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Virginia Cooperative Extension -
 Knowledge for the CommonWealth

To Minimize Silage Seepage,
Harvest Silage Crops for 35-40% Dry Matter

Dairy Pipeline: May 2000

Gerald M. (Jerry) Jones
Extension Dairy Scientist, Milk Quality and Milking Management
Virginia Tech
(540) 231-4764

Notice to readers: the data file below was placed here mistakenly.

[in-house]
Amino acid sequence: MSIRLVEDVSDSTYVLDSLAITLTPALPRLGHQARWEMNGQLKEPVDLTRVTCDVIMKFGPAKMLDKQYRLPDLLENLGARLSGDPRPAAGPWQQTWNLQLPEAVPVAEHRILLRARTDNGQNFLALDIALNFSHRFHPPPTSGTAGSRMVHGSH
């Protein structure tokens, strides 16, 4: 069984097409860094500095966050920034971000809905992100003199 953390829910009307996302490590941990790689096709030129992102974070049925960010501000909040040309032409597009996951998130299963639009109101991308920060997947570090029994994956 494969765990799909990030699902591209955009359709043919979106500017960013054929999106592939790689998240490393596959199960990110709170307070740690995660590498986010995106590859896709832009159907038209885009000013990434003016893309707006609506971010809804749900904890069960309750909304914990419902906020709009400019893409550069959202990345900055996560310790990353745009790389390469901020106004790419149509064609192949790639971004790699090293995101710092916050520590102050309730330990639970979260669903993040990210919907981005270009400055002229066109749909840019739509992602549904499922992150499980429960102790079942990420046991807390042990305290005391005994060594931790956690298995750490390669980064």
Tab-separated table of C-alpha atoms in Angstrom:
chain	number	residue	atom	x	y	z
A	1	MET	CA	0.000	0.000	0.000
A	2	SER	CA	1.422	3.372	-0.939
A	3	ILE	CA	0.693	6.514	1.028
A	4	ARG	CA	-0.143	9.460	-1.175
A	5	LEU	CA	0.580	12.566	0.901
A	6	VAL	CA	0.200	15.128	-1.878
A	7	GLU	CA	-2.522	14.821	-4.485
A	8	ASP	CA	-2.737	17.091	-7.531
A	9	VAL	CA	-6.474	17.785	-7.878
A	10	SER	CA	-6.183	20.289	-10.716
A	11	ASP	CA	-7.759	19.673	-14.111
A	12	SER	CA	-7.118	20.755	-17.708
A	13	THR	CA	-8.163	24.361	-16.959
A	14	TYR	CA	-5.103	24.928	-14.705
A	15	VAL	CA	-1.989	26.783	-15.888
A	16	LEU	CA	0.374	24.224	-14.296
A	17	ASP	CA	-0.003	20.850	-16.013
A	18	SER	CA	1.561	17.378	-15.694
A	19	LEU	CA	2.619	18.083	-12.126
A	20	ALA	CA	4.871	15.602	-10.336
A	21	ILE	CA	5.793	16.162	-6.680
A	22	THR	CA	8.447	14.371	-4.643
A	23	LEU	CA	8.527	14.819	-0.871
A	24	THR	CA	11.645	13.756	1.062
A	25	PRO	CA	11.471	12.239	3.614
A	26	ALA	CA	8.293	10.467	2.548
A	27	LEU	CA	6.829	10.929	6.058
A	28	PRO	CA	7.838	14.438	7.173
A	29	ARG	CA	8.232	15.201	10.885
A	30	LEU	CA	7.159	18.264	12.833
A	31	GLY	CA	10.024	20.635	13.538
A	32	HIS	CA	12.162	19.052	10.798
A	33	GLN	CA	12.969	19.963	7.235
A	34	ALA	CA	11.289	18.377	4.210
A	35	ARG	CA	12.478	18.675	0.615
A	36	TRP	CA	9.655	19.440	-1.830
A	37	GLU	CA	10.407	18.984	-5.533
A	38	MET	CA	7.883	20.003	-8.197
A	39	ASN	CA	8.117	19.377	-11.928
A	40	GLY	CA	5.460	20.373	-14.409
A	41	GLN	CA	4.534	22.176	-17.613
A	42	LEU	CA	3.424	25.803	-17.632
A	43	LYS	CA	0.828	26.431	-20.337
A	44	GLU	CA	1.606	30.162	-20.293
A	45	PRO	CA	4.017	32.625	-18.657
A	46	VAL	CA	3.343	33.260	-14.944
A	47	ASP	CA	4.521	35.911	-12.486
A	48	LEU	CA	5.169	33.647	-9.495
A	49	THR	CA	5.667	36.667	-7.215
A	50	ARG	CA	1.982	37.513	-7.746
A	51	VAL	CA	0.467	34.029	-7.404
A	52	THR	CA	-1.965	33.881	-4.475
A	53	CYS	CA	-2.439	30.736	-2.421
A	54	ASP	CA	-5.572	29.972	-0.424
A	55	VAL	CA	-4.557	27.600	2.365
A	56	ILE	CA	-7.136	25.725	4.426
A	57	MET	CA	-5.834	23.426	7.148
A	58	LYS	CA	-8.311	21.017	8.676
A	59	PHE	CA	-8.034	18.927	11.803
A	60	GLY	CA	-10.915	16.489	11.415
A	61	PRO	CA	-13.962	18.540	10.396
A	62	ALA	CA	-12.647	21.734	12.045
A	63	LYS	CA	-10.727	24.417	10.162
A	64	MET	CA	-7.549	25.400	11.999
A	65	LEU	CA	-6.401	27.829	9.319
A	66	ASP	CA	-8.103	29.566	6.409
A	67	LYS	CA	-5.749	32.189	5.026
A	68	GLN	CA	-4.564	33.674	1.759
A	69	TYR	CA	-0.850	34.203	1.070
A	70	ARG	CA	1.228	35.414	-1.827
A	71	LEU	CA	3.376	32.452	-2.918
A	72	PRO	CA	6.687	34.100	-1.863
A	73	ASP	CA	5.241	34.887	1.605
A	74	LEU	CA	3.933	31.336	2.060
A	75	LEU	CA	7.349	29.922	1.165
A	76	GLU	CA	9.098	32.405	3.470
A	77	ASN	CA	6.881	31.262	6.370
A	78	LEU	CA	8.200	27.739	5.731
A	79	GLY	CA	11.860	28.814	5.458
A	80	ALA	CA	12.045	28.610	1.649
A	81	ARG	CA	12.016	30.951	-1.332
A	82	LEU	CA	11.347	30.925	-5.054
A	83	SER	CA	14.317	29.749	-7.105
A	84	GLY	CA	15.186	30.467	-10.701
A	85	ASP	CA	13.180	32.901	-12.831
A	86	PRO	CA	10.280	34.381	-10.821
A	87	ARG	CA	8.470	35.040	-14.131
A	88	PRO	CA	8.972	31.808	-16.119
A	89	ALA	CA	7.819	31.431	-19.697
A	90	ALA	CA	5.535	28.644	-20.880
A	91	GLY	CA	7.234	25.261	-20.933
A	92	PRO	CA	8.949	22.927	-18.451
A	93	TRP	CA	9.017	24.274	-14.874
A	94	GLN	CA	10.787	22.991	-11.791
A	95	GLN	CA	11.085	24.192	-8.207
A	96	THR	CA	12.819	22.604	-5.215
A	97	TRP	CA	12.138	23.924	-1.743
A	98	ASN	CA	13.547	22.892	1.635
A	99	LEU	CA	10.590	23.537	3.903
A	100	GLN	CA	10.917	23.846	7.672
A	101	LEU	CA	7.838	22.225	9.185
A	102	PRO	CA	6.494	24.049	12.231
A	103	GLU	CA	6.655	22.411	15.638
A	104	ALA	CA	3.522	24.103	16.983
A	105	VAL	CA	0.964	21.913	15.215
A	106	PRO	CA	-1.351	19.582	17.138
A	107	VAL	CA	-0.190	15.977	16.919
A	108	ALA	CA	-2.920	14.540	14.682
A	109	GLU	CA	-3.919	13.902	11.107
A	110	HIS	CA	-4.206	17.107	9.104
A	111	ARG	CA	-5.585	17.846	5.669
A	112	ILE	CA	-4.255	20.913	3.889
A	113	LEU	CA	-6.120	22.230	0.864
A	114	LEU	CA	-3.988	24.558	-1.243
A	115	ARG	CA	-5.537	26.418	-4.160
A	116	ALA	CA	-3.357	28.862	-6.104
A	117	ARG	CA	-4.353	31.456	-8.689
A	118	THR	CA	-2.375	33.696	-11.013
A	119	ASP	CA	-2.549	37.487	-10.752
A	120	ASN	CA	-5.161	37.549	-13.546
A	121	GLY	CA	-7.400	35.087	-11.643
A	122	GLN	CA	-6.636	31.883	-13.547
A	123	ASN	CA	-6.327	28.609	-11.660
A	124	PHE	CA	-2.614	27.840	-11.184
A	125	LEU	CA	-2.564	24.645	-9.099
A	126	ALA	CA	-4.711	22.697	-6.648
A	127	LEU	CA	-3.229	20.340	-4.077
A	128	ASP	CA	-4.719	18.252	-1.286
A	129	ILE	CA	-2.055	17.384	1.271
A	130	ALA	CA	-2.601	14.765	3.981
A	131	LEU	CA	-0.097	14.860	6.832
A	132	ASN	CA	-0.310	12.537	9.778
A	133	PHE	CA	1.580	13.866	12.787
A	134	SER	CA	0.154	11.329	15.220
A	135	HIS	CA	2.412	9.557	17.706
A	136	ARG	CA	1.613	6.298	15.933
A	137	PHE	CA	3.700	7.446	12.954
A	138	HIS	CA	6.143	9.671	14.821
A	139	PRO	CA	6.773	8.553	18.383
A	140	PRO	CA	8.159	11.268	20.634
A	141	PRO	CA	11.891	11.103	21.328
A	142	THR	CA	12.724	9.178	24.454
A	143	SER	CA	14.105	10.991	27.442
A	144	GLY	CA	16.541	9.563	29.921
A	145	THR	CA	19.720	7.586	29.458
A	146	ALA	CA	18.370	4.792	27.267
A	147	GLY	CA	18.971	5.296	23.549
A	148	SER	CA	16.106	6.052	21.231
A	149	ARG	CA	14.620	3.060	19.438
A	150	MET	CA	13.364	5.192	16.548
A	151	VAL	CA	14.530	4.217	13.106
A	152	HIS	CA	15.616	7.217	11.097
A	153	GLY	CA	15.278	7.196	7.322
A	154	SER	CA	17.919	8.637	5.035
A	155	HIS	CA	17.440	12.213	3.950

There is increasing environmental concern over silage effluents or leachate. The high oxygen demand and low pH can upset the balance of life in waters receiving silage effluent. Ensiling forage at higher moisture increases the likelihood and amount of silage effluent. Forage for silage should be harvested at 65% moisture or less (35% dry matter or higher) to minimize risk of seepage. And besides, silage with 70% moisture is usually of poor quality. Wet haycrop and small grain silages are prone to clostridial fermentation resulting in high levels of butyric acid and break down of protein to ammonia, causing a strong odor. Corn silage at 70% moisture can be acidic and intake depressed. Ground hay or corn can be added to wet forage at ensiling to increase dry matter content. At the other end, moisture contents below 50% (over 50% dry matter) cause heat damage, which also destroys part of the protein, and promotes molding. Drier silages are difficult to pack and exclude air. Dry matter content can be higher in oxygen-limiting silos. Silage effluent can be collected and handled with milking center wastewater, exercise lot runoff water, or in a liquid manure system. If seepage is a problem, channel the liquid into a water retention structure, usually a pond lined with concrete, clay or plastic. The effluent contains nitrogen and organic acids that could burn plant tissue; the liquid should be land applied during the growing season. However, mixing silage effluent and liquid manure increases the production of deadly hydrogen sulfide in pump pits and tanks. Therefore, use extreme caution when agitating and pumping stored silage effluent. Do not enter collection sumps or underground tanks that are part of the silage effluent handling system. Silos should be located away from wells and springs. Where the risk of effluent is low, silos should be at least 100 ft. from wells and 250 ft. from earthen pits.

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